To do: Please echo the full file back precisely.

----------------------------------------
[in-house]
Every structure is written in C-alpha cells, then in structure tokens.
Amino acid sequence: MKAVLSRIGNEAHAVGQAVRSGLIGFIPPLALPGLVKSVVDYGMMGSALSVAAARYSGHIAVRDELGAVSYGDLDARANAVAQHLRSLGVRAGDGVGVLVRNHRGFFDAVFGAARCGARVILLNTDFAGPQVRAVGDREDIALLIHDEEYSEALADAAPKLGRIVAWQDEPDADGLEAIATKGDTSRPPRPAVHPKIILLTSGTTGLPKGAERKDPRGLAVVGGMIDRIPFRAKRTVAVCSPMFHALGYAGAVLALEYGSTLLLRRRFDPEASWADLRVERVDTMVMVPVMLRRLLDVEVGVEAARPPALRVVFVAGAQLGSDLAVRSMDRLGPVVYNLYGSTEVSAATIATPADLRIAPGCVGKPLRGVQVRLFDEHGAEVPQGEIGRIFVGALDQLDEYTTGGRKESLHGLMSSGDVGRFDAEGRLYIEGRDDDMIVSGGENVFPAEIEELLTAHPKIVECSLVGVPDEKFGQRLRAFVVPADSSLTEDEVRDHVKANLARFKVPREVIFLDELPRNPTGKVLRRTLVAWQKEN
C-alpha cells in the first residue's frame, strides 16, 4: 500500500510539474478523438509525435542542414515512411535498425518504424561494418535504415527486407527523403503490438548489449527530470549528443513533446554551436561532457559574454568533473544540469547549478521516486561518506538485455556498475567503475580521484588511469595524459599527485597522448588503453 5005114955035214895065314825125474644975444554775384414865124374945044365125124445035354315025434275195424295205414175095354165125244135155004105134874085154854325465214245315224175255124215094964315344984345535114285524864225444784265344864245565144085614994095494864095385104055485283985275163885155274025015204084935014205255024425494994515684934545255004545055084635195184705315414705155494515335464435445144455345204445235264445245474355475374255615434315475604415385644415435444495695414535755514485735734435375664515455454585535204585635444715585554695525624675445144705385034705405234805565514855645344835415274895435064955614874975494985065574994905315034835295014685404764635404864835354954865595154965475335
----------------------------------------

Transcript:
[in-house]
Every structure is written in C-alpha cells, then in structure tokens.
Amino acid sequence: MKAVLSRIGNEAHAVGQAVRSGLIGFIPPLALPGLVKSVVDYGMMGSALSVAAARYSGHIAVRDELGAVSYGDLDARANAVAQHLRSLGVRAGDGVGVLVRNHRGFFDAVFGAARCGARVILLNTDFAGPQVRAVGDREDIALLIHDEEYSEALADAAPKLGRIVAWQDEPDADGLEAIATKGDTSRPPRPAVHPKIILLTSGTTGLPKGAERKDPRGLAVVGGMIDRIPFRAKRTVAVCSPMFHALGYAGAVLALEYGSTLLLRRRFDPEASWADLRVERVDTMVMVPVMLRRLLDVEVGVEAARPPALRVVFVAGAQLGSDLAVRSMDRLGPVVYNLYGSTEVSAATIATPADLRIAPGCVGKPLRGVQVRLFDEHGAEVPQGEIGRIFVGALDQLDEYTTGGRKESLHGLMSSGDVGRFDAEGRLYIEGRDDDMIVSGGENVFPAEIEELLTAHPKIVECSLVGVPDEKFGQRLRAFVVPADSSLTEDEVRDHVKANLARFKVPREVIFLDELPRNPTGKVLRRTLVAWQKEN
C-alpha cells in the first residue's frame, strides 16, 4: 500500500510539474478523438509525435542542414515512411535498425518504424561494418535504415527486407527523403503490438548489449527530470549528443513533446554551436561532457559574454568533473544540469547549478521516486561518506538485455556498475567503475580521484588511469595524459599527485597522448588503453 5005114955035214895065314825125474644975444554775384414865124374945044365125124445035354315025434275195424295205414175095354165125244135155004105134874085154854325465214245315224175255124215094964315344984345535114285524864225444784265344864245565144085614994095494864095385104055485283985275163885155274025015204084935014205255024425494994515684934545255004545055084635195184705315414705155494515335464435445144455345204445235264445245474355475374255615434315475604415385644415435444495695414535755514485735734435375664515455454585535204585635444715585554695525624675445144705385034705405234805565514855645344835415274895435064955614874975494985065574994905315034835295014685404764635404864835354954865595154965475335